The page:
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Definitely a top 100 film of all time
marktheo820 April 2003
Not to long ago a "best 100 American movies of all time" list was released. To my surprise there were a very small number films on that list did not belong on it. A much bigger surprise was as to why LBM was not on that list. I first saw it 30 years ago when I was 20 and I thought it was the greatest. I rarely see a movie a second time because most of the time I am disappointed when I do so. They don't age well. Not this one, it gets better with time. I have seen it over 25 times these past years and it still fascinates me. It has it all, pathos, wit, satire, comedy, sex, drama, irony, and horror. Basically, it deals with mans inhumanity to man, no matter on whose "side" you are on. It's one of those films that long after you've seen it, it really gets you to thinking about us as human beings and even wonder if we will ever get along. Great acting, great characters, great story, great script, and just a great tremendous movie!
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One of the best indian-western ever!
steffan-34 December 2002
I love western, and Little Big Man is one of the best. Like many other westerns from those ages, it has aged well. It`s funny, dramatic, exciting and sad at once. Many don`t like the comedian element in this movie, but I think it`s great and it works well (Like Forrest Gump and Terms of Endearment, who also are great). Check it out, I sure didn`t regret!

My rating: 10/10
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Simply great
Ilya Mauter4 June 2003
Little Big Man represents the highest point in Arthur Penn's career. The film was made soon after his masterpiece Bonnie and Clyde and stands, in my opinion, right beside it as one of the most significant achievements not only of Arthur Penn's work, but also of the world cinema in general. Unfortunately the chain of remarkable movies began with this two wasn't destined to continue, with director's following films proving to be quite disappointing. But nevertheless Bonnie and Clyde and Little Big Man remain as the two fine notables for which Arthur Penn will always be fondly remembered.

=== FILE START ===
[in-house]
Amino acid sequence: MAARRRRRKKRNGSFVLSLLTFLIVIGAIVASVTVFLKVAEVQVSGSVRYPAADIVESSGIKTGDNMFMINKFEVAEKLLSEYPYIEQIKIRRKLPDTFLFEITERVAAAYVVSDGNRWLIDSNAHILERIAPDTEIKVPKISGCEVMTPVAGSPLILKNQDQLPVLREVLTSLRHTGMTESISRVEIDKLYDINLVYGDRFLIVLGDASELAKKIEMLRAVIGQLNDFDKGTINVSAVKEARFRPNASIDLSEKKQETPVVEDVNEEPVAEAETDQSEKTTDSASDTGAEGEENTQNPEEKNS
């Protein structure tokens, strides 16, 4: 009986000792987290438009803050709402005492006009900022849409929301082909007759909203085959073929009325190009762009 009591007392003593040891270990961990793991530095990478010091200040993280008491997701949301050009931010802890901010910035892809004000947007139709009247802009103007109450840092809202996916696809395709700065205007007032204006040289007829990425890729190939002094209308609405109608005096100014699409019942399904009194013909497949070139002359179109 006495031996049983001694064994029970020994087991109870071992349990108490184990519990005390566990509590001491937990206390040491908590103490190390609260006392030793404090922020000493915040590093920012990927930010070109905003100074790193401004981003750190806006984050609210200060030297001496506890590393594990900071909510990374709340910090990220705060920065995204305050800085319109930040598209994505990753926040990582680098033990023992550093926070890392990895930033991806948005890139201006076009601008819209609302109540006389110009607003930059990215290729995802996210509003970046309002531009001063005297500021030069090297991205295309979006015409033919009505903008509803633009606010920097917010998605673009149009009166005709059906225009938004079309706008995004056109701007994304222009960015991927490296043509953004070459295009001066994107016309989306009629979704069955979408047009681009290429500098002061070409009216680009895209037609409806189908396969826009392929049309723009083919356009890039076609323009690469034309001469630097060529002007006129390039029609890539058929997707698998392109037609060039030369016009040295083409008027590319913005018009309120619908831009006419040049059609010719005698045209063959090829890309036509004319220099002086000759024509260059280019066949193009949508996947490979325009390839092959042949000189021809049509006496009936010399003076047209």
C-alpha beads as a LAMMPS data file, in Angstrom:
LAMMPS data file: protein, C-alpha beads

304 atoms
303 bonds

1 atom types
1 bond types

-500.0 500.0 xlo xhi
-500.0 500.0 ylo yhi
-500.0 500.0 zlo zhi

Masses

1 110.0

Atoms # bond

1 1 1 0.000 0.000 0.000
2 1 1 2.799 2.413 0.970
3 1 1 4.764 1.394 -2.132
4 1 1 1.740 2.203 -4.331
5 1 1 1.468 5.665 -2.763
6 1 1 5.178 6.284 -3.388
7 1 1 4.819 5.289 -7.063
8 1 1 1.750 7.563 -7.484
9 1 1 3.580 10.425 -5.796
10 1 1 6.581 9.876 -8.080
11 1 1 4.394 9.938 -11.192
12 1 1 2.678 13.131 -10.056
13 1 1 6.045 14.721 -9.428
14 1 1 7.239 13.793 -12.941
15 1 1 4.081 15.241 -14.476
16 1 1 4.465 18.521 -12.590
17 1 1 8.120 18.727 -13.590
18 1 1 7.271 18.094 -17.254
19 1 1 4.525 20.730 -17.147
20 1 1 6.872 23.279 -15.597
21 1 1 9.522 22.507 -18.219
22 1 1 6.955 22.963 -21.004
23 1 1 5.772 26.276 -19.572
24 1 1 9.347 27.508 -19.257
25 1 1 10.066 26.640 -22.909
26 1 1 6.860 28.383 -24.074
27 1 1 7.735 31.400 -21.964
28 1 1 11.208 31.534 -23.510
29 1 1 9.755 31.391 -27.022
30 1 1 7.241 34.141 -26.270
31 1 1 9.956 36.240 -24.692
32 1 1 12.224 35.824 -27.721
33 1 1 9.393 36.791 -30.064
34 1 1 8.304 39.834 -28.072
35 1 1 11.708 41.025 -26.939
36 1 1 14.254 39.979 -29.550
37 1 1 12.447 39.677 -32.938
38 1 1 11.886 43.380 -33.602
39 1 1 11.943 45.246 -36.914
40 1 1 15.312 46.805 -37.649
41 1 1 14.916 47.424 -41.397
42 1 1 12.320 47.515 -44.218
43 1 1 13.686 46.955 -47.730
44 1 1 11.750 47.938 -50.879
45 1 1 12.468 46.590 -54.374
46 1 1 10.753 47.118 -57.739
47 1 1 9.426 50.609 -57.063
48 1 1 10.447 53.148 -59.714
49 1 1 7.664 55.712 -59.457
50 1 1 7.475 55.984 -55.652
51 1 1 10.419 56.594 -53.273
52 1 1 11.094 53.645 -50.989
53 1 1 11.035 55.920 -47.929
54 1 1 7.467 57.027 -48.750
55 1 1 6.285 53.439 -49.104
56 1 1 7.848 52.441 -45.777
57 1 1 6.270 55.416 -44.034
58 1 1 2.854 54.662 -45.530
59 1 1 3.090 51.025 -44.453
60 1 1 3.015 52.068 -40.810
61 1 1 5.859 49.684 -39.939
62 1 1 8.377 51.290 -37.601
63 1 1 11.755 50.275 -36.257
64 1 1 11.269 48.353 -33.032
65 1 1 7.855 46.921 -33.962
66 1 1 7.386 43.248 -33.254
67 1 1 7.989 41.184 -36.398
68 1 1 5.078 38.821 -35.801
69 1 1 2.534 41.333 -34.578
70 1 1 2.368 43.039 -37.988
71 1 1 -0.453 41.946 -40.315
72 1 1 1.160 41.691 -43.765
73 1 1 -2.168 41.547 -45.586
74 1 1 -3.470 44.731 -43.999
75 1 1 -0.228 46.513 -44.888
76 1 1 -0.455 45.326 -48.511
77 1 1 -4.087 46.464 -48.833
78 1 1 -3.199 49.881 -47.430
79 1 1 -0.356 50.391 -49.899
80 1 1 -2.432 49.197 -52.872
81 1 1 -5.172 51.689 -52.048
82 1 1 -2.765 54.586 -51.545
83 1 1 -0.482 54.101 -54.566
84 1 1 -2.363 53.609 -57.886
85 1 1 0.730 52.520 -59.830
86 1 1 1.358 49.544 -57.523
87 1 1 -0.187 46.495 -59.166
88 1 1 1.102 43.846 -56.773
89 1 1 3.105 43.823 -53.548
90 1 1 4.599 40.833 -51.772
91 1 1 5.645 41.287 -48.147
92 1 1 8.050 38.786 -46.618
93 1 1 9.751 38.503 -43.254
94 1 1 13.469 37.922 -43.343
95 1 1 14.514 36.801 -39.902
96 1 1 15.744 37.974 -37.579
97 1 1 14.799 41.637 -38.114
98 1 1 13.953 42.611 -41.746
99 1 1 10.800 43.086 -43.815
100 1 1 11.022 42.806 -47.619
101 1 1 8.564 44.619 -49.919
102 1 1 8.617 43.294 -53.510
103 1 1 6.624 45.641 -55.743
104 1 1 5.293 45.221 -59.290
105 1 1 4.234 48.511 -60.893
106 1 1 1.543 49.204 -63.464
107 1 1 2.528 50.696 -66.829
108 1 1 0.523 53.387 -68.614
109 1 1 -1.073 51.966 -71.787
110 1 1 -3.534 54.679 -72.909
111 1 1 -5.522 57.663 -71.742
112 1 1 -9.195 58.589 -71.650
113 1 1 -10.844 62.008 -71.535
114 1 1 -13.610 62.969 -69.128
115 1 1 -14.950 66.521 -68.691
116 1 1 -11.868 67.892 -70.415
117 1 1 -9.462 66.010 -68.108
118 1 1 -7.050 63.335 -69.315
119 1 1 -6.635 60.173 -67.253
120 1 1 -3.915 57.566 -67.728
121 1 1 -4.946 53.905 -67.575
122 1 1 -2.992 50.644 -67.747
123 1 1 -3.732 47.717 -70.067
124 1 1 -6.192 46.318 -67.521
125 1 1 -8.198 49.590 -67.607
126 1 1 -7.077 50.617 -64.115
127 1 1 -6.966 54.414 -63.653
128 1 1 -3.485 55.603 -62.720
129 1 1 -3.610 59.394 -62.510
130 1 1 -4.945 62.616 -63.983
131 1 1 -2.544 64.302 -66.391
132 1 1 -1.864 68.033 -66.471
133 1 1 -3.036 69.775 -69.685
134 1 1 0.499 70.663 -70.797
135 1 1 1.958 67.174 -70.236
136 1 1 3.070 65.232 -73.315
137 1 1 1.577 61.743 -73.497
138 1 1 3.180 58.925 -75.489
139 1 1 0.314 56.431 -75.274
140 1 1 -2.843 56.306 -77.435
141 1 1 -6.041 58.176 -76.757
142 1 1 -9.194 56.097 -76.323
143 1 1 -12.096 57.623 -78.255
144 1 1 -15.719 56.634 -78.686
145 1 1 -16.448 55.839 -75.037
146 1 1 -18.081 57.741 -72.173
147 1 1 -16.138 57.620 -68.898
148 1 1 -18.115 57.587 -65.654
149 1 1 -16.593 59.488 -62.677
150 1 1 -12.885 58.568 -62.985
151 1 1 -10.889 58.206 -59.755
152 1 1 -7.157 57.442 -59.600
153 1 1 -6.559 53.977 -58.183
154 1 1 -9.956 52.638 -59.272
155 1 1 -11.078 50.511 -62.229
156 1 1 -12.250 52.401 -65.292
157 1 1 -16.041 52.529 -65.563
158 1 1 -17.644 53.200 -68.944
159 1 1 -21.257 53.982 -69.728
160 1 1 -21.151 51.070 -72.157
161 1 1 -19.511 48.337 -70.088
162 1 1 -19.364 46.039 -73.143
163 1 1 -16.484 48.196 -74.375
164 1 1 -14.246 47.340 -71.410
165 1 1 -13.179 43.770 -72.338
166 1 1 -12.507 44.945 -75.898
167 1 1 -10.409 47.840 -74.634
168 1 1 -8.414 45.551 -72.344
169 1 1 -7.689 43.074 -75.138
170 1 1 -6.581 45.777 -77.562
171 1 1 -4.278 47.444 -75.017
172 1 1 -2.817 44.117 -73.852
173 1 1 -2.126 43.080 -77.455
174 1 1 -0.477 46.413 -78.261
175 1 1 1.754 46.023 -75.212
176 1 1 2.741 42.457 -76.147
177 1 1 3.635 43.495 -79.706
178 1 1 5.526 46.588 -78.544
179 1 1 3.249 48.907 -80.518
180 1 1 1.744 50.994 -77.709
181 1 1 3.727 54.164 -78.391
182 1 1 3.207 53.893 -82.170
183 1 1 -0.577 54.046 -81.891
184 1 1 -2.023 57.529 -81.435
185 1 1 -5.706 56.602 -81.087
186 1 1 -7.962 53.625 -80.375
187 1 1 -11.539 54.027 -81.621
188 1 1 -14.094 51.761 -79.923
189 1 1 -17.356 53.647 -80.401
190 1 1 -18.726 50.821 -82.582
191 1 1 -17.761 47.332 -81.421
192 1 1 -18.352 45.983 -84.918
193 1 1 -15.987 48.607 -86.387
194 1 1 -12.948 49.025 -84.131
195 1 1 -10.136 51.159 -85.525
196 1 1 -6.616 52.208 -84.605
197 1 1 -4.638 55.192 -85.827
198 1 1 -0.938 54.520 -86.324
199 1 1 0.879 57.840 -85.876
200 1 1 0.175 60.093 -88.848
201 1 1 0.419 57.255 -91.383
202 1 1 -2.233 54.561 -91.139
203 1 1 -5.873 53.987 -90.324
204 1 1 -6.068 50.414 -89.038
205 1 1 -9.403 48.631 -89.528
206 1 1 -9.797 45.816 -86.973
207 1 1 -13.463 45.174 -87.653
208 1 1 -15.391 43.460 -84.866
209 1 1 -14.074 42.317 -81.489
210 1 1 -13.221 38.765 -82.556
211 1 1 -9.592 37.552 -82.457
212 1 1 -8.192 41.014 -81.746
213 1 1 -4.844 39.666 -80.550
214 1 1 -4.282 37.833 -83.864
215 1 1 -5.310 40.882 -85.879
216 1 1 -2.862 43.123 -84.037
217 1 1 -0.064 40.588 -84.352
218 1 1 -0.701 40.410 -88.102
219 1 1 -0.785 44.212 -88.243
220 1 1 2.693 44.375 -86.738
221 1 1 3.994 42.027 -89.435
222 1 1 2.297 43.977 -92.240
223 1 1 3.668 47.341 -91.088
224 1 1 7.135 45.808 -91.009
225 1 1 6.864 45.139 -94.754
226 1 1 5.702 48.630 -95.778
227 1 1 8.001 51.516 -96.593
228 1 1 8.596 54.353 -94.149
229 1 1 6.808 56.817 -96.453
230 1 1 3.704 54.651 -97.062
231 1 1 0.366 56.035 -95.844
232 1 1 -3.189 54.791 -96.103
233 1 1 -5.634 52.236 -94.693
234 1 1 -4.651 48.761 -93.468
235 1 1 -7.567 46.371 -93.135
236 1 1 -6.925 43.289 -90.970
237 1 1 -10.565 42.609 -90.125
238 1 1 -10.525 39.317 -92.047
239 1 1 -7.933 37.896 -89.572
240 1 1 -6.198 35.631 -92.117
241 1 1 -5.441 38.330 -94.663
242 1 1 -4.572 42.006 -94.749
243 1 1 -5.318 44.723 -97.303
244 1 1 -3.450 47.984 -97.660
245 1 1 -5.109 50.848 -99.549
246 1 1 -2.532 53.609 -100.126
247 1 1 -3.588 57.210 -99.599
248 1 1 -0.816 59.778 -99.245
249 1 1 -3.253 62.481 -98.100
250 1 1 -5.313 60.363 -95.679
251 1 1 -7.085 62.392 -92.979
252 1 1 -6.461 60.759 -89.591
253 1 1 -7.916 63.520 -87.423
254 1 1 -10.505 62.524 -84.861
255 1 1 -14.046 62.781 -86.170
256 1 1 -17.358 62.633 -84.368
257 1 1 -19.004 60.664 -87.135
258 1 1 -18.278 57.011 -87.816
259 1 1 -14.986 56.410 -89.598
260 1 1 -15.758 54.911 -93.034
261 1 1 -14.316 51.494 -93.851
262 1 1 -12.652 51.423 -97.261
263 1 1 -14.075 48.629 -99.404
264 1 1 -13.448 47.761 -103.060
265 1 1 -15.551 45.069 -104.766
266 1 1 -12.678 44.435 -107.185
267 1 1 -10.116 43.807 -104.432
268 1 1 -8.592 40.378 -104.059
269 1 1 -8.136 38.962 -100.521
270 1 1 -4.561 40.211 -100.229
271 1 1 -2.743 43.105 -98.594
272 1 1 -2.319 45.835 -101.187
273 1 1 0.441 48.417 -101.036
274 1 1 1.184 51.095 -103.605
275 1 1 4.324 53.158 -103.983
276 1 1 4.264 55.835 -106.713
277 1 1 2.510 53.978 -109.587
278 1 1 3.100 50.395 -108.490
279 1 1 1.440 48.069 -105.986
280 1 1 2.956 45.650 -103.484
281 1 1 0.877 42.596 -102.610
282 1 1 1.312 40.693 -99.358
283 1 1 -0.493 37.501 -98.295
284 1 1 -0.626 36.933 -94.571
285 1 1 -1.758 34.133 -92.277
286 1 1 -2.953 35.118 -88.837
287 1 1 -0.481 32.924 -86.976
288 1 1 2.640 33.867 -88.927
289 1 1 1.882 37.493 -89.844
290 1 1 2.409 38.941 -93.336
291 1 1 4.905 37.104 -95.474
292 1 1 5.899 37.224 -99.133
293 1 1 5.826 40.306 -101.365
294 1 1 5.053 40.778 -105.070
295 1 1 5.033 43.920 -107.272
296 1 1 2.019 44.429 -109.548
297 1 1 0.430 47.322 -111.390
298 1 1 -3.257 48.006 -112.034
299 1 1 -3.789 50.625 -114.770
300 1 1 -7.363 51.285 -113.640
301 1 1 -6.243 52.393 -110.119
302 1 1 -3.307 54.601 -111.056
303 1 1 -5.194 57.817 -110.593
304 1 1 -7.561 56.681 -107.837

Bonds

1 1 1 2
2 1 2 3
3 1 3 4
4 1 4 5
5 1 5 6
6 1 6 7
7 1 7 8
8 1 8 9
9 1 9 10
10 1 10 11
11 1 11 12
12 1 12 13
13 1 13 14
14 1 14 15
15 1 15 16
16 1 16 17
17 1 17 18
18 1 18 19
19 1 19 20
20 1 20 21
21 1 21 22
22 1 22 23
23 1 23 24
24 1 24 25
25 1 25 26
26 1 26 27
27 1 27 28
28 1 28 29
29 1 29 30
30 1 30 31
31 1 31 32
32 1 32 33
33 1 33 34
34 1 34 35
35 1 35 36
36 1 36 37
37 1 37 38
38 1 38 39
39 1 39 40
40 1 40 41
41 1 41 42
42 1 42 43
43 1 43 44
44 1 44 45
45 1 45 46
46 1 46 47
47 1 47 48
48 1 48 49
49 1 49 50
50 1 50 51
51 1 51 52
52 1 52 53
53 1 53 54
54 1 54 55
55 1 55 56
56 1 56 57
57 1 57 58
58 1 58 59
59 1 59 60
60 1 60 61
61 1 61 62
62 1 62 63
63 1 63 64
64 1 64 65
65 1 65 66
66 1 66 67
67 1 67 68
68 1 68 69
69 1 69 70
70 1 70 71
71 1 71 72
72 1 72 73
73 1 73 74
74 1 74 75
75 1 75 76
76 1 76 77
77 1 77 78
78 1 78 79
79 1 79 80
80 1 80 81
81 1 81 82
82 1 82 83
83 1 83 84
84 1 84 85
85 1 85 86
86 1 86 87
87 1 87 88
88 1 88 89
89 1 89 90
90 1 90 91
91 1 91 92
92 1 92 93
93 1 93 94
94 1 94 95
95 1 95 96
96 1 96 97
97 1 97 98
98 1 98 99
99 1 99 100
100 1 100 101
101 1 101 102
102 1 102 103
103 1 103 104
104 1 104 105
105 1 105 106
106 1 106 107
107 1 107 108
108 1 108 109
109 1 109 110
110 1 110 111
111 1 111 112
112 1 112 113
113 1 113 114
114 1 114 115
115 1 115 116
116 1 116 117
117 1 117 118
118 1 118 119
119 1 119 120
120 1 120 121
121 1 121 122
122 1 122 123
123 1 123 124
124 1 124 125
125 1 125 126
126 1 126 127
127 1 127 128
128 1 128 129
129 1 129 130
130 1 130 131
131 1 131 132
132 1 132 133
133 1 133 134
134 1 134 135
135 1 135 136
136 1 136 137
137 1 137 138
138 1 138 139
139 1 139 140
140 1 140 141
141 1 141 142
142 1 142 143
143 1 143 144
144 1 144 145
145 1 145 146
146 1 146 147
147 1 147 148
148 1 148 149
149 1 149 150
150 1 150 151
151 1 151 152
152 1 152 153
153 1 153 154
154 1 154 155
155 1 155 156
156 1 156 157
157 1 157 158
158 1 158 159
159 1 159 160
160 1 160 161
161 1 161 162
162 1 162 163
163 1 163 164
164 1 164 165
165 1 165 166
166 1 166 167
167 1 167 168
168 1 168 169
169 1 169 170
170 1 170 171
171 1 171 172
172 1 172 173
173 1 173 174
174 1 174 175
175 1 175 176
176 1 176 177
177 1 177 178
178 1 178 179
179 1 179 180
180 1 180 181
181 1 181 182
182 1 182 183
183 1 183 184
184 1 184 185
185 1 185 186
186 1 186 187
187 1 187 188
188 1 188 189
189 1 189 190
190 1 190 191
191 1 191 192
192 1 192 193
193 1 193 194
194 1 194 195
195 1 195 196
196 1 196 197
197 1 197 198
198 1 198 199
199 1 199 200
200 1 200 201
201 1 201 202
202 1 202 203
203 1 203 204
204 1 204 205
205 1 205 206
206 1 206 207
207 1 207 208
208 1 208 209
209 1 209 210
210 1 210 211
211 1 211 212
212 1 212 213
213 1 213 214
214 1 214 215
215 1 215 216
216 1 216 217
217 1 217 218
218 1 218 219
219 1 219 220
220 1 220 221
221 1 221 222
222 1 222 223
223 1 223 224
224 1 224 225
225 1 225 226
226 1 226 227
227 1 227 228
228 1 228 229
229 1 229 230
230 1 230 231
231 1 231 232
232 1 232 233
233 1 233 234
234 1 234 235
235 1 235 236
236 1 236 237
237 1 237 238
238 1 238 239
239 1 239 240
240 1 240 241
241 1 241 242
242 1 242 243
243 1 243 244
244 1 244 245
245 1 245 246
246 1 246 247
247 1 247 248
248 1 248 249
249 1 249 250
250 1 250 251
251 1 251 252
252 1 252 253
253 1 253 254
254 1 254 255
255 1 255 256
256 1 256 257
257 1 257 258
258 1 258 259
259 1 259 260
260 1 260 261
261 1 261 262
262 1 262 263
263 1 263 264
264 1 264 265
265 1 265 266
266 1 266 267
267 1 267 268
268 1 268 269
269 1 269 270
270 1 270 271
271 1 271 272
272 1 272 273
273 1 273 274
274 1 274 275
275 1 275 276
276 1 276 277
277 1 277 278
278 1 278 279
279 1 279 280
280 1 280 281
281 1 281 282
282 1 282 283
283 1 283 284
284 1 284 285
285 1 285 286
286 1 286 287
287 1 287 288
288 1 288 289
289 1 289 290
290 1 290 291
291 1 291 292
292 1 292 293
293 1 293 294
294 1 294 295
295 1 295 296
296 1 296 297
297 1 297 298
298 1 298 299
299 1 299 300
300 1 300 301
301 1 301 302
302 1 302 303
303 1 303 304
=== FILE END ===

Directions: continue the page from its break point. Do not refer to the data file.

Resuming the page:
Also mustn't be discarded the role of the time when the Little Big Man was made, the turbulent era of the Vietnam War, which most certainly found its reflection on the film, critically paralleled in portrayal of the ruthless and mindless slaughter of the Indians by the American troops.

The film's story is told by Jack Crabb, a very old man of more than 100 years old, the only remaining witness of the events he is telling to an oral histories collector.

We follow his life story as he is kidnapped and raised by the Indians, after a few years escaping from them only to return back again to witness the brutal death of his friends and loved ones from the hands of the American soldiers under the command of vicious and eccentric General George Armstrong Custer who finally has to pay for his inhuman deeds in the battle of the Little Big Horn that is shown in the end of the film and which might be considered as the natural consequence of the brutal tactics employed by the American troops in conquering the Indian territories, and finally represents a significant lightening of the karmic burden for them, achieved by the purificatory and relieving death in the fight with the Indians whose victory symbolize only a temporarily successful culmination of destined-not-to-last-long struggle.

Though in Jack Crabb's life story we basically revisit a number of very familiar for a Western genre fan fields, one of them being the battlefield of the Little Big Horn, the masterful way in which revisiting is done turn it into an unforgettable viewing experience during which you'll most certainly find yourself moved from laughing at the perfect comic moments of parody on some of the most used Western clichés to shedding tears when tragic happenings unveil on the screen, always remaining absorbed by it, mesmerized by the superb acting delivered by all of the actors involved and the film's visually vast beauty. 10/10